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let $f$ to be an analytic function on $D=\{z\in \mathbb{C}: |z|<1\}$.

Show that there exists an $\epsilon\in (0,1)$ such that for any natural number $m$, there is an analytic function $g=g_m$ on $D_{\epsilon}=\{z\in\mathbb{C}: |z|<\epsilon\}$ for which we have $f(z^m)=(g(z))^m$ holds for every $z\in D_{\epsilon}$.

Any hint on this problem? Thanks in advance.

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The first argument I can think of starts with a case analysis: Either $f(0)=0$ or $f(0)\ne 0$ ... – Henning Makholm Dec 18 '12 at 19:38
@Henning, yes, when $f(0)\neq 0$, then we can directly pick a small $\epsilon$, such that $f(z)\neq 0, \forall z\in D_{\epsilon}$, then $f(z^m)\neq 0$ on this set, we can define $g(z)=(f(z^m))^{\frac{1}{m}}$ which is an analytic function on $D_{\epsilon}$. – ougao Dec 18 '12 at 19:52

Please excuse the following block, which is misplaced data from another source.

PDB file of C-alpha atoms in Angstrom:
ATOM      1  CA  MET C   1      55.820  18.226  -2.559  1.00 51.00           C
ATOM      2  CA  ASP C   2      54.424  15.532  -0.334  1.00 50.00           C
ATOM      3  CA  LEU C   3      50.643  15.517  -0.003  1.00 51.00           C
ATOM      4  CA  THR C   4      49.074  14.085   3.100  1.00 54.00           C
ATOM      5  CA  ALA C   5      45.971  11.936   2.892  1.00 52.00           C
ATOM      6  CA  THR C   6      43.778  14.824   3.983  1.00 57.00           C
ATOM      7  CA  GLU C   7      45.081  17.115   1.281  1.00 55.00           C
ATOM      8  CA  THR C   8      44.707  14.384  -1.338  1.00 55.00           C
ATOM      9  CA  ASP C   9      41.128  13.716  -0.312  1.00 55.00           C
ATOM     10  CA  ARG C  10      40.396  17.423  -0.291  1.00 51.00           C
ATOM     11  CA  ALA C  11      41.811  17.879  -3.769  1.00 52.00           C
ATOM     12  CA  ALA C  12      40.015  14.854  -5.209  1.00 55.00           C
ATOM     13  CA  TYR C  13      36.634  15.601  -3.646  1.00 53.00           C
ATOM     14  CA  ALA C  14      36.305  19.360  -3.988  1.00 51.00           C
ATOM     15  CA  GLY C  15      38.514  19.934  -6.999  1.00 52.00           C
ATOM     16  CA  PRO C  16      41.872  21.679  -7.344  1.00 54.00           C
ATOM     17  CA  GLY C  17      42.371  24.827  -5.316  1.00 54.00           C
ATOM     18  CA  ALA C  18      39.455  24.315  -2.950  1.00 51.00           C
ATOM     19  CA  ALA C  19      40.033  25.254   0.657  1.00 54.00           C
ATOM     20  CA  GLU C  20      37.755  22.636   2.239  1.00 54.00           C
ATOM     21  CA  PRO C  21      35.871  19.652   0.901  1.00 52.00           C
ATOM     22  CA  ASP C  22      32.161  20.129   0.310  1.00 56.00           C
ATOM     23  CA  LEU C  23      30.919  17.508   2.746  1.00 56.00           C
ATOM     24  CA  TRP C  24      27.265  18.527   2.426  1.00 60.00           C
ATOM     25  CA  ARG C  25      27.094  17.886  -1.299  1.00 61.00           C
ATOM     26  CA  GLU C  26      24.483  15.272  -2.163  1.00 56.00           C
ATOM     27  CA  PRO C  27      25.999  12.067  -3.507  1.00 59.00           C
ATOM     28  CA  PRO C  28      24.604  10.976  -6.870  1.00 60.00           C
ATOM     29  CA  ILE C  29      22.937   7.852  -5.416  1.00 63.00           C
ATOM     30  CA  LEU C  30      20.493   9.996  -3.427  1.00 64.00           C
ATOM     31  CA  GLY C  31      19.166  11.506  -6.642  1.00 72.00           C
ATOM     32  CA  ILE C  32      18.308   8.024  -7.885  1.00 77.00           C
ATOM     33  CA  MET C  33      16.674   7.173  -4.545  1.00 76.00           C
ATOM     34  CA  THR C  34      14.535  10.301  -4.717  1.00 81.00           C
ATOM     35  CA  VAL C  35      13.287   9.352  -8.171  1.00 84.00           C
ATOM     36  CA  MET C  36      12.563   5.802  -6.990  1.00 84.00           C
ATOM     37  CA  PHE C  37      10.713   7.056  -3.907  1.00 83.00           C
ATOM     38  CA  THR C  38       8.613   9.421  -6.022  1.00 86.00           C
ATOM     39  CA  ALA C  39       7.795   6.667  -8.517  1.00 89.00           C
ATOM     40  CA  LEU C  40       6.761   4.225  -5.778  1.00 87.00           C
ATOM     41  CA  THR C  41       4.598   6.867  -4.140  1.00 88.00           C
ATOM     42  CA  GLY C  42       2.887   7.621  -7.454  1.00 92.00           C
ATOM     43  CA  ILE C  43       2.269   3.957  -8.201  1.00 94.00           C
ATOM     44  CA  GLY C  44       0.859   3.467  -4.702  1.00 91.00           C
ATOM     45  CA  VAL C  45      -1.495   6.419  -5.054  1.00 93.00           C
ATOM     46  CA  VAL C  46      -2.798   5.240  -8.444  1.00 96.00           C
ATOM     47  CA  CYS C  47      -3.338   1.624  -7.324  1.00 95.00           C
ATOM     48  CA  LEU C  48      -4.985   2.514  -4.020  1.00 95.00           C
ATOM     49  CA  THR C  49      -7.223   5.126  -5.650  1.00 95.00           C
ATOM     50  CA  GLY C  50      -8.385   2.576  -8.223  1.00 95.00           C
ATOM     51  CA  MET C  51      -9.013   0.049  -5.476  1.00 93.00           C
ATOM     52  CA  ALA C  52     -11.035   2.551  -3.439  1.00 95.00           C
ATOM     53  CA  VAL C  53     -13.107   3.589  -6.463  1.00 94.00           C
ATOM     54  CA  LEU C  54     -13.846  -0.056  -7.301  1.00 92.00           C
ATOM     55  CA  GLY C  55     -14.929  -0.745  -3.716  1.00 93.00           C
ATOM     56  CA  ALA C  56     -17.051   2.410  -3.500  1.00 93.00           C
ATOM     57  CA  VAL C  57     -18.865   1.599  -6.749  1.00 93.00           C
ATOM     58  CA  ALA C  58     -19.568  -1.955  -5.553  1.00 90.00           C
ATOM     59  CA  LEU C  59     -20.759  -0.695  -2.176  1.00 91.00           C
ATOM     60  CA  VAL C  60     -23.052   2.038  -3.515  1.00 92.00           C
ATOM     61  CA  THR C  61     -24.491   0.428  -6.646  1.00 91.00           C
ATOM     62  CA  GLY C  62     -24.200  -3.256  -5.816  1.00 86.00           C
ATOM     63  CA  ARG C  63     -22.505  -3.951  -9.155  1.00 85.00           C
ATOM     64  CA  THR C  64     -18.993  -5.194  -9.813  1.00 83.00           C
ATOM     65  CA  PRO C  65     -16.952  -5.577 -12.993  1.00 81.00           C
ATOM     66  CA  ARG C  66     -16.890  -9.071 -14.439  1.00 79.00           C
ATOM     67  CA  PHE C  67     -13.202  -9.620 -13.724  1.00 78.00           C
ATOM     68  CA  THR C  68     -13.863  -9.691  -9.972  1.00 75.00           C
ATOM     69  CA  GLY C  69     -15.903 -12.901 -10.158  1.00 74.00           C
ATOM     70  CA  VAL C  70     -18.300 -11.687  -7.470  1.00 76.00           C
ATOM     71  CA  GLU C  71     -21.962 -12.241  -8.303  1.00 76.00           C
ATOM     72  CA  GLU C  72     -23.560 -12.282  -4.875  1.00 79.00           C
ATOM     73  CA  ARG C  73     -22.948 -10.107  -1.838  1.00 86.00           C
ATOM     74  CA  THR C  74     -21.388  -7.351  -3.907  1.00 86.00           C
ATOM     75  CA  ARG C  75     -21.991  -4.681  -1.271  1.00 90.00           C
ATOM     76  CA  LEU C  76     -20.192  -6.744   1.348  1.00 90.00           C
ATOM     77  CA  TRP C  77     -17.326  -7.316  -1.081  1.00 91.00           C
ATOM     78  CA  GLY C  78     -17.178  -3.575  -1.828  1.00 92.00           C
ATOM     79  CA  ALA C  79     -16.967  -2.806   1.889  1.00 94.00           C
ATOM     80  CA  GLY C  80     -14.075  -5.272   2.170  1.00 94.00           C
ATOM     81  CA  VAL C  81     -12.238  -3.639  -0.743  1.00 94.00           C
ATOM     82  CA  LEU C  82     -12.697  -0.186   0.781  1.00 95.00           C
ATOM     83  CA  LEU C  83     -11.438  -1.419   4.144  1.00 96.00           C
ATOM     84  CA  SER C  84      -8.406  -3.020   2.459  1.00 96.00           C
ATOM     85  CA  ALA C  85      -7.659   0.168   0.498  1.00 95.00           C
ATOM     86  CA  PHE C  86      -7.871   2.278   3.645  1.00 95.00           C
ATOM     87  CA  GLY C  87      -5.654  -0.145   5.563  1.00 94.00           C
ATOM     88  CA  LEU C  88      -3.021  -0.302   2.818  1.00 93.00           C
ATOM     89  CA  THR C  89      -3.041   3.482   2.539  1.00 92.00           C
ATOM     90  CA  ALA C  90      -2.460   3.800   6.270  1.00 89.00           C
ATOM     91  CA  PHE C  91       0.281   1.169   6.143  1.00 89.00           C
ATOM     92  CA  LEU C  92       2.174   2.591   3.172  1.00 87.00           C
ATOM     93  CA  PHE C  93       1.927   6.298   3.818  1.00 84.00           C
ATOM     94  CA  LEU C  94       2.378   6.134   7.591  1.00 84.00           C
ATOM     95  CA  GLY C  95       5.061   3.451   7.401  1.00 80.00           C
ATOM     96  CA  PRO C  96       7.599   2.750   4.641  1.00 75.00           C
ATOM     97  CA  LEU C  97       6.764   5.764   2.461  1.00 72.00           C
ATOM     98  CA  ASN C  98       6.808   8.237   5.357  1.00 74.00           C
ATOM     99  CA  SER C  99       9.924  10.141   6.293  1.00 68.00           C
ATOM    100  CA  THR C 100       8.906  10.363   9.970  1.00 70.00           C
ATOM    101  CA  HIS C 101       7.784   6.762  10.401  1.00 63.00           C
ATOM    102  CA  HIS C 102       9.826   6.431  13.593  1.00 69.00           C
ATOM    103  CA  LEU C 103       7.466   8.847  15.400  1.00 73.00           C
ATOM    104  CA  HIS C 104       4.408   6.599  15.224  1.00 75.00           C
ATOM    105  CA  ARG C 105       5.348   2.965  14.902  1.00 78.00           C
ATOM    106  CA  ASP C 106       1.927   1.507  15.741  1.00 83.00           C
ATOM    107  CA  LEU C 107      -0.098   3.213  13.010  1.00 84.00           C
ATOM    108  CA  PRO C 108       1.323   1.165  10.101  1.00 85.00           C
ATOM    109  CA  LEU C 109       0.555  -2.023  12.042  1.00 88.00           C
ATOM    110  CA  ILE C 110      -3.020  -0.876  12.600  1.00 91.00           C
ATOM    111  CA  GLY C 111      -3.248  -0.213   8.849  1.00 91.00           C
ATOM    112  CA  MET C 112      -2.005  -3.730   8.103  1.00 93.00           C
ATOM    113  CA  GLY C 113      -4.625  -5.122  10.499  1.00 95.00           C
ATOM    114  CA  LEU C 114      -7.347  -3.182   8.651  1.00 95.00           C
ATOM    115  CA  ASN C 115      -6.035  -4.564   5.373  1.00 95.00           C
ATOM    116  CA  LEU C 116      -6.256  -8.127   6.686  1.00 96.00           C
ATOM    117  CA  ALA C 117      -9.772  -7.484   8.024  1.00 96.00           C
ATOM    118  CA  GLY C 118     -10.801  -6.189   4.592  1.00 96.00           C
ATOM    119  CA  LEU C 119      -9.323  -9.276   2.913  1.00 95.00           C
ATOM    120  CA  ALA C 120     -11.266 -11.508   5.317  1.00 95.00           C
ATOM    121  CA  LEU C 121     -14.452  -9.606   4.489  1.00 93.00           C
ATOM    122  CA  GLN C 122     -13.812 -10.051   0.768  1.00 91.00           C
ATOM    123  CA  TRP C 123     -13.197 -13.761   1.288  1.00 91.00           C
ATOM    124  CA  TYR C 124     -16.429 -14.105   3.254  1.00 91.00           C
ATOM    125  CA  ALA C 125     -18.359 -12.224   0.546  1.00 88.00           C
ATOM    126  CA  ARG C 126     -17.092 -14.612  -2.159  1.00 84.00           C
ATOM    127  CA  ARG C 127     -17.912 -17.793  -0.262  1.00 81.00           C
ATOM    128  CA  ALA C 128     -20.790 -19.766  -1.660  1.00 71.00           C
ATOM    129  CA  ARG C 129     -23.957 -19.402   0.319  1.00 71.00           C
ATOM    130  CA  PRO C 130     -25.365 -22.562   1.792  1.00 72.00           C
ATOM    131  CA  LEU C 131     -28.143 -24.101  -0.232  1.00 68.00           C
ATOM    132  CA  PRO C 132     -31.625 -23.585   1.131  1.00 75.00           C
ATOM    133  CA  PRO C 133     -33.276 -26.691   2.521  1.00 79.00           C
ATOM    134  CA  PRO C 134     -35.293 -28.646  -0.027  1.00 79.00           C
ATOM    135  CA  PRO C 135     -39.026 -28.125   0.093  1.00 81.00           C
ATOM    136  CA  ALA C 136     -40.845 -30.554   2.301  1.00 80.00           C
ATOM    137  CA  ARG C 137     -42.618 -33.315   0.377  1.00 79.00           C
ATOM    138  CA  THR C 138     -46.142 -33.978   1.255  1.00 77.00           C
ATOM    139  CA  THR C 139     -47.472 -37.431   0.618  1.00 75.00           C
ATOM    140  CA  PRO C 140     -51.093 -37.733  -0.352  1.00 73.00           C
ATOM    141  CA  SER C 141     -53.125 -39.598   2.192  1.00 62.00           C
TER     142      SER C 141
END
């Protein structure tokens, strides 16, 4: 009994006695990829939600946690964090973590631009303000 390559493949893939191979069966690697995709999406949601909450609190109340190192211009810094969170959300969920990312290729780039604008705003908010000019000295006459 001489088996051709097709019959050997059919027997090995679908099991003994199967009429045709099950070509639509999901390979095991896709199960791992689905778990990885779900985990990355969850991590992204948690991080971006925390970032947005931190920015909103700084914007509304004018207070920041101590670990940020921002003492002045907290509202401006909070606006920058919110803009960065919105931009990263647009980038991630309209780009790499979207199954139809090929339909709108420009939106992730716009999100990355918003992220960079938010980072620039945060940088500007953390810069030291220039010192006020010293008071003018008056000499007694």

up vote 2 down vote accepted

First, you can write $f(z)=z^kh(z)$ with $k\geq 0$ and $h(0)\neq 0$, $h$ holomorphic on $D$. Since $(z^m)^k=(z^k)^m$, it suffices to show that the result holds for $h$.

If you can define a logarithm of $h$ in a neighborhood of $0$, i.e. a holomorphic function $H(z)$ defined on some $\{z:|z|<\varepsilon\}$, such that $\exp(H(z))=h(z)$ in a neighborhood of $0$, then $\exp(\frac{1}{m}H(z))$ will be an $m^\text{th}$ root of $h$.

In fact, you can define a branch of the ordinary holomorphic logarithm in a neighborhood of $h(0)$, and, using continuity of $h$, this will suffice.

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thanks, I see the point, to reduce $f(0)=0$ to the case $f(0)\neq 0$. Thanks! – ougao Dec 18 '12 at 19:55

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